When Gov. Mike Dunleavy called for a second special session, he placed one item on his proclamation — solve the debate over Permanent Fund dividend size, preferably about $3,000.

On that June 13 morning, the stage was set for a session with limited focus on a single, albeit passionate and politically divisive, item with an ensuing argument over where to hold the session.

That changed on June 28. 

Dunleavy vetoed $444 million from the Legislature’s budget, including an additional $130 million to the University of Alaska, repealing the state’s Senior Benefits program, and an additional $50 million to Medicaid programs.

Suddenly the dividend discussion has become secondary, at least for a little while.

Lawmakers are scheduled to gavel in Monday in Juneau for another 30-day session and instead of diving right into another dividend debate, they have five days to override any of the vetoes.

They now face three deadlines this summer:

•     July 12 to override any of Dunleavy's vetoes
•     July 31 to assemble a capital budget for transportation and construction projects or risk losing federal funds, according to Senate and House Finance Committee members. On Friday, Dunleavy agreed to add this to the session's agenda
•     Aug. 31 to determine the size of the Permanent Fund dividend so a fund transfer can be completed and ensure a timely fall payment

However, it's the vetoes that have created the sense of urgency for the first week.

The governor's vetoes triggered floods of calls — some well into the thousands — to lawmakers’ offices, rallies that largely spoke out against the vetoes and speculation over whether the Legislature can summon the necessary 45 votes to override any of the 182 line-item rejections.

The vetoes also thrust Alaska into the national limelight with various media outlets and columnists weighing in, mostly on university funding.

“I will say I have gotten more emails and phone calls and communications from people than I’ve ever gotten in my time in the Legislature,” said Sen. Bill Wielechowski, who is among the longest-serving senators, having been elected in 2006.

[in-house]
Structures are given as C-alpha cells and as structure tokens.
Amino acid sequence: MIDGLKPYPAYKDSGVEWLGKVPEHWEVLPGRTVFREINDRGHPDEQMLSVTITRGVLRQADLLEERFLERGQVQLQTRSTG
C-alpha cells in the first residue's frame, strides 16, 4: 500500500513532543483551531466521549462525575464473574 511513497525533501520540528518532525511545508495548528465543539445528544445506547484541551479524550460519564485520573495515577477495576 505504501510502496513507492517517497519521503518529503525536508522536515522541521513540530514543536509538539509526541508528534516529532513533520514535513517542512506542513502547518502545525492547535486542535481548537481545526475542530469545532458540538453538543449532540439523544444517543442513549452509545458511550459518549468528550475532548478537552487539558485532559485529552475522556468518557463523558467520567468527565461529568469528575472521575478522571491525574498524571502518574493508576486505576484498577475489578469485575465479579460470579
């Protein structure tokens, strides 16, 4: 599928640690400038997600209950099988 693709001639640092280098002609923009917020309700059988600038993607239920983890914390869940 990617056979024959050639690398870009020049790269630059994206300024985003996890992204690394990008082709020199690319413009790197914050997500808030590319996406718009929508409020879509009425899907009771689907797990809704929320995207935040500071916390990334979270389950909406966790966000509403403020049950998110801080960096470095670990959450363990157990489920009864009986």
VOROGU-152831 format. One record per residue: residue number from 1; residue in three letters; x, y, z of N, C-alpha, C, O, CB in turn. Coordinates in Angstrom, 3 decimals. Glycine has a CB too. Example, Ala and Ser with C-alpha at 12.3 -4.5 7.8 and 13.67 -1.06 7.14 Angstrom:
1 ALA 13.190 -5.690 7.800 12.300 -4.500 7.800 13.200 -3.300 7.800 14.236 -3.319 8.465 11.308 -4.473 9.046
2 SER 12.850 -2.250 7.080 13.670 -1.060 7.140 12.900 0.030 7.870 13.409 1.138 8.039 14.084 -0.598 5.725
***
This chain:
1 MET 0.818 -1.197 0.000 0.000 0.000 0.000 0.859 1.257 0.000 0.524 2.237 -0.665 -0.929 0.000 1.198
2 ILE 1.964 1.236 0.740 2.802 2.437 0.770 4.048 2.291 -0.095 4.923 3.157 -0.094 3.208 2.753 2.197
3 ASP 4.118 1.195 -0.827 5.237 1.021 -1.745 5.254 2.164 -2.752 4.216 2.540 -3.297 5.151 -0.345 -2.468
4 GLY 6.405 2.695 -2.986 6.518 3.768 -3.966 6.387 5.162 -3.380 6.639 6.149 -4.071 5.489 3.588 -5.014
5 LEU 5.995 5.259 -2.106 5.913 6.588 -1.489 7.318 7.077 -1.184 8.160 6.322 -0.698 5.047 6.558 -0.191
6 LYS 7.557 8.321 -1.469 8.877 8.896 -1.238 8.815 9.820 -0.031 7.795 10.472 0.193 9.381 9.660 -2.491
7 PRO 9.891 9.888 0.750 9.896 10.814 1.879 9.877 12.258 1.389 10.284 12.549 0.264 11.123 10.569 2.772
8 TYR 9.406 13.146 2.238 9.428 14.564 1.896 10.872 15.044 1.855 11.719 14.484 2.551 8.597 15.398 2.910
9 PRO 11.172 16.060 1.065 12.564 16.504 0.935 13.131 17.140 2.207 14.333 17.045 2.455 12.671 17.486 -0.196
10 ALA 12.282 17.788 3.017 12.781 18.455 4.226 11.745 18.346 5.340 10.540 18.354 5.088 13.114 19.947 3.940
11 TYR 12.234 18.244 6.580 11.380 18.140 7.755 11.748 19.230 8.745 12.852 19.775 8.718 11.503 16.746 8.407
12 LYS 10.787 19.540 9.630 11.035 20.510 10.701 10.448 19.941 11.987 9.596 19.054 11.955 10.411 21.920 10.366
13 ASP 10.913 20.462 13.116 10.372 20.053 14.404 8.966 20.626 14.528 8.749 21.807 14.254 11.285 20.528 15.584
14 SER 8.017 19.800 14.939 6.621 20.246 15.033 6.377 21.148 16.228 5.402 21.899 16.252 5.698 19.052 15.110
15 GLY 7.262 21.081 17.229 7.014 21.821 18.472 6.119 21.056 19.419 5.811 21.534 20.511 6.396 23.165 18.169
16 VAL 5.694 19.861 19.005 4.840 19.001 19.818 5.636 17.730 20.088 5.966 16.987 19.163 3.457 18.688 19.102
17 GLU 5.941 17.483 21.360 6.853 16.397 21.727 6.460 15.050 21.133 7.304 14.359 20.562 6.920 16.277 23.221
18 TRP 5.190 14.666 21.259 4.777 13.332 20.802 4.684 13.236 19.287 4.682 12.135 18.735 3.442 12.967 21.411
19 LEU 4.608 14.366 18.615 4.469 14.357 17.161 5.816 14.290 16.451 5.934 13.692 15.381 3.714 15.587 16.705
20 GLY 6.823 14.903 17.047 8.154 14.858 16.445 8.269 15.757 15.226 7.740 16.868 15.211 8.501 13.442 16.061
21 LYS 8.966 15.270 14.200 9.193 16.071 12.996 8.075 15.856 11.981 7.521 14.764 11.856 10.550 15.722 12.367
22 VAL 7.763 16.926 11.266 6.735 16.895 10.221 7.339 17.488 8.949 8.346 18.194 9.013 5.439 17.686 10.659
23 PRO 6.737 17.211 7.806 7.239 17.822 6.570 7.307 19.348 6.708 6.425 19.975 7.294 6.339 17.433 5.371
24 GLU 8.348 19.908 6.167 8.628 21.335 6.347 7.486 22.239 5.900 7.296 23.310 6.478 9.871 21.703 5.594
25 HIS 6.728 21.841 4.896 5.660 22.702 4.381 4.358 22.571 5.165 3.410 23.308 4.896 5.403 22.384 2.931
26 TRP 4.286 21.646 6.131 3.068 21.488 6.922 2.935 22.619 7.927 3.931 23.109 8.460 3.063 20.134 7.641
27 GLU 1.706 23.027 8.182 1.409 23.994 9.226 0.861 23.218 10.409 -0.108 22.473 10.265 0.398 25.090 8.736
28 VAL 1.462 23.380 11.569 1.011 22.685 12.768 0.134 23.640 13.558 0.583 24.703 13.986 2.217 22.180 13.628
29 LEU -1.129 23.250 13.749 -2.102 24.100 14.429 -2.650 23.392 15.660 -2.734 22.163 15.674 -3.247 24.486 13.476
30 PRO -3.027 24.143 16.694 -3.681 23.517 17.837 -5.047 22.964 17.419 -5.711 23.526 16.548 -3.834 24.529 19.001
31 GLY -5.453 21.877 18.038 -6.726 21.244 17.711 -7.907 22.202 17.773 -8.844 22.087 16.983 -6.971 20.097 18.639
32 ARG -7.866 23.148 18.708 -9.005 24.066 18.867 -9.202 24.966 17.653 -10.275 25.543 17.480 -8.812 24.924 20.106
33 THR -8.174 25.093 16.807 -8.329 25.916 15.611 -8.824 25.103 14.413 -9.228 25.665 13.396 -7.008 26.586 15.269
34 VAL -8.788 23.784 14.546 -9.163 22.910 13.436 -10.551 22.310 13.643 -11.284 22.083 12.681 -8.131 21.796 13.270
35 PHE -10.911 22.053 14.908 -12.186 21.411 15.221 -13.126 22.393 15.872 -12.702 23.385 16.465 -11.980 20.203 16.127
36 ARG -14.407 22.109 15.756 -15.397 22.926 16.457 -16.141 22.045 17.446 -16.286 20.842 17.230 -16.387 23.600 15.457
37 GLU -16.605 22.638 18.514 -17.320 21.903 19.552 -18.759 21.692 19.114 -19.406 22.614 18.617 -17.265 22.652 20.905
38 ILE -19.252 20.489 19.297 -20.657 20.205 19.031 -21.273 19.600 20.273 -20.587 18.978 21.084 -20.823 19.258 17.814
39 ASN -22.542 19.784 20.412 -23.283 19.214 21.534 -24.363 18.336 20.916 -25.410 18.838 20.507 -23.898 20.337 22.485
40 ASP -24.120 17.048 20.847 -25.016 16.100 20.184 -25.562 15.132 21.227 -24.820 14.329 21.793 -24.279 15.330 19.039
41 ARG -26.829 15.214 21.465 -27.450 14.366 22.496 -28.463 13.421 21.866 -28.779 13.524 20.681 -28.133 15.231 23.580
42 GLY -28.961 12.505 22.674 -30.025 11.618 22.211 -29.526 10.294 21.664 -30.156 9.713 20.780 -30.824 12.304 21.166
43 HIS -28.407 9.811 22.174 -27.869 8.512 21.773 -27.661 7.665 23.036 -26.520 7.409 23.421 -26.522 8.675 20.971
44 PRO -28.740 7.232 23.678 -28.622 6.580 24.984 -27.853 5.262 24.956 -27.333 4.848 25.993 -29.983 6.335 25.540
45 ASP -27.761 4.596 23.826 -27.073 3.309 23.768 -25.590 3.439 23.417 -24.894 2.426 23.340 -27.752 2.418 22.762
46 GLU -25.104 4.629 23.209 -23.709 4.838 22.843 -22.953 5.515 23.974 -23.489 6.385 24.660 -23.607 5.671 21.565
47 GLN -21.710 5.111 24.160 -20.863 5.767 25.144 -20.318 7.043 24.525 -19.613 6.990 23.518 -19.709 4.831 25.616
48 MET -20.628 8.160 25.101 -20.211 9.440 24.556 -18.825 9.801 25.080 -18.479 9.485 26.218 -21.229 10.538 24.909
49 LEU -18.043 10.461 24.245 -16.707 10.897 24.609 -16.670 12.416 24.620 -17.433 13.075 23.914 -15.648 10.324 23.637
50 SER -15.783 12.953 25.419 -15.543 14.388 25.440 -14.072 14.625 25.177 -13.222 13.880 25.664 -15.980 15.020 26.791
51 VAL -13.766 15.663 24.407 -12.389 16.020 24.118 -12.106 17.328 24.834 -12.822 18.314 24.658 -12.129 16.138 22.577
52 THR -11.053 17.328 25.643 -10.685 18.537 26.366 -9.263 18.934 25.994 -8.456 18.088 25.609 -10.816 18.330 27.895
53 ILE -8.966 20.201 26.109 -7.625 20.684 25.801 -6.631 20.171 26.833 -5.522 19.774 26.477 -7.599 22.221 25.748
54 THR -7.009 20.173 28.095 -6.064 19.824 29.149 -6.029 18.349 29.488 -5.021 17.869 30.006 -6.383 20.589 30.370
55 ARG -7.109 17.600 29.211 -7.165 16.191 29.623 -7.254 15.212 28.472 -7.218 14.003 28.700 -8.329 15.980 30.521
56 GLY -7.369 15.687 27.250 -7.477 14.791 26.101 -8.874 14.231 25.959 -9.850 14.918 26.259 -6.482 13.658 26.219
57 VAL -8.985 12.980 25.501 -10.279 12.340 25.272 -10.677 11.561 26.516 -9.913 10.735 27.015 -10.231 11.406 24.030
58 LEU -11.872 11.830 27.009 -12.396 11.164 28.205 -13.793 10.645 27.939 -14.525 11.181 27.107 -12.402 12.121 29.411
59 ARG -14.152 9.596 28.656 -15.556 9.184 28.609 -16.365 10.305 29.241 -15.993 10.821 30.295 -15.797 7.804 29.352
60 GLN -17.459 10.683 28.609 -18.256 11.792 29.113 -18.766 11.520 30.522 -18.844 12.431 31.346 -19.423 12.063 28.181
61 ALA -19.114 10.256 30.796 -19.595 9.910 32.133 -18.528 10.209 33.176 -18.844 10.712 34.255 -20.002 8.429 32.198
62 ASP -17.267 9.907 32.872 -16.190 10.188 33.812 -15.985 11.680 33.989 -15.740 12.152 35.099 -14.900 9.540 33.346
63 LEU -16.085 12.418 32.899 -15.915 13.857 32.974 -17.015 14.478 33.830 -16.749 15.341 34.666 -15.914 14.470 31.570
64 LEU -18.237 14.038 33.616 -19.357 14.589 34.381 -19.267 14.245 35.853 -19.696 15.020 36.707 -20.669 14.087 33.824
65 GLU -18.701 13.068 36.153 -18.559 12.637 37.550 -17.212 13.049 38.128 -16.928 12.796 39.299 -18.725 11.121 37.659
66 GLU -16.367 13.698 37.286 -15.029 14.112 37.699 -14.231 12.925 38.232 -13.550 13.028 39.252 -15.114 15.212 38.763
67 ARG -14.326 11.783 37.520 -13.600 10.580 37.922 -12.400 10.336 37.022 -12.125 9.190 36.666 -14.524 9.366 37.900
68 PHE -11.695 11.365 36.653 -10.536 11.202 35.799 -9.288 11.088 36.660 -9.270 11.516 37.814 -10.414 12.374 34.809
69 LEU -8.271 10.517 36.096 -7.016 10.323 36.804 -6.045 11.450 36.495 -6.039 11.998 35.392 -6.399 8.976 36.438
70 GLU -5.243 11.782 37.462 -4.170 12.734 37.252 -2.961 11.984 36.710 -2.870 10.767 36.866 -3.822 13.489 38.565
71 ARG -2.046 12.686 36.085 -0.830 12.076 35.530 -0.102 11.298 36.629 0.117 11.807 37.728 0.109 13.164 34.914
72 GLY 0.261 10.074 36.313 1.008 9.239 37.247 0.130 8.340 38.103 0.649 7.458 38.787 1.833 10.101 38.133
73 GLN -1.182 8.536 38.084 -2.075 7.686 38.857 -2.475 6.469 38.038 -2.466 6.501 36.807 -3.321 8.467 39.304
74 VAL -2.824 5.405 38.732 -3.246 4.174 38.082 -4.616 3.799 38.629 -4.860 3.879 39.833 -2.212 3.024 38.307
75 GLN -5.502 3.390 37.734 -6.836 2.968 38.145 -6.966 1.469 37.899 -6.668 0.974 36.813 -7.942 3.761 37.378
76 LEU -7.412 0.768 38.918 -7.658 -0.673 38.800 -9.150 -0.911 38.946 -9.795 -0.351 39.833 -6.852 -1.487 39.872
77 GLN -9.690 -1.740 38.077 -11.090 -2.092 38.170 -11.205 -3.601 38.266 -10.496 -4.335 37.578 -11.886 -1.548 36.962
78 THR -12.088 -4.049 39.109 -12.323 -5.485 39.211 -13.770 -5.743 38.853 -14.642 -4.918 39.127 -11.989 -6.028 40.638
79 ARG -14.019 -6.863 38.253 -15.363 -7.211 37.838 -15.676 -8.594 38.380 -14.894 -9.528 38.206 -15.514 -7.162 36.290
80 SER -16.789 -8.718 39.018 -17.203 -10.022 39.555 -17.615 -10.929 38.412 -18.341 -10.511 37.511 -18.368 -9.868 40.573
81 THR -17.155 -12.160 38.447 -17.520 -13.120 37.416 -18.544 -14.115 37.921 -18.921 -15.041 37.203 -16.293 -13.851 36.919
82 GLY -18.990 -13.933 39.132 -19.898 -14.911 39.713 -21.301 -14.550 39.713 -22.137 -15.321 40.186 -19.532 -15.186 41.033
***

“It’s literally hundreds every day and sometimes hundreds every couple of hours,” the Anchorage Democrat said. "This has really galvanized the public. People are concerned about the future of Alaska [...] people who are just shocked at the magnitude of the vetoes and urging us to override them. People are very passionate, no doubt. There’s a lot of anger, there’s a lot of concern, there's a lot of fear out all across Alaska over these vetoes.”

The passion may be there for overrides, but not necessarily the votes, at least not yet. If lawmakers can’t get behind an override, they can restore some of the funding in a capital budget still needs additional work.

Going that route, however, still gives Dunleavy another chance to veto the funding for a second time.

House Minority Leader Lance Pruitt, R-Anchorage, said the prudent path forward is to restore funding in another bill with a show of widespread support rather than “going through the torture of having people vote up or down on vetoes.”

“Right now, if you do not have the numbers to override the governor, the only reason you’re doing it is for political gain; you’re trying to put people on record,” he said. “That does not bode well for creating a positive environment from which to work together going forward for the rest of this term.”

One hour before lawmakers gavel in, a rally will take place in front of the Capitol steps, imploring the Legislature to seriously consider veto overrides.

Rallies drawing hundreds of people have already taken place in Anchorage and Fairbanks.

Former Alaska Attorney General and Juneau Mayor Bruce Botelho said he expects a similar-sized rally on Monday.

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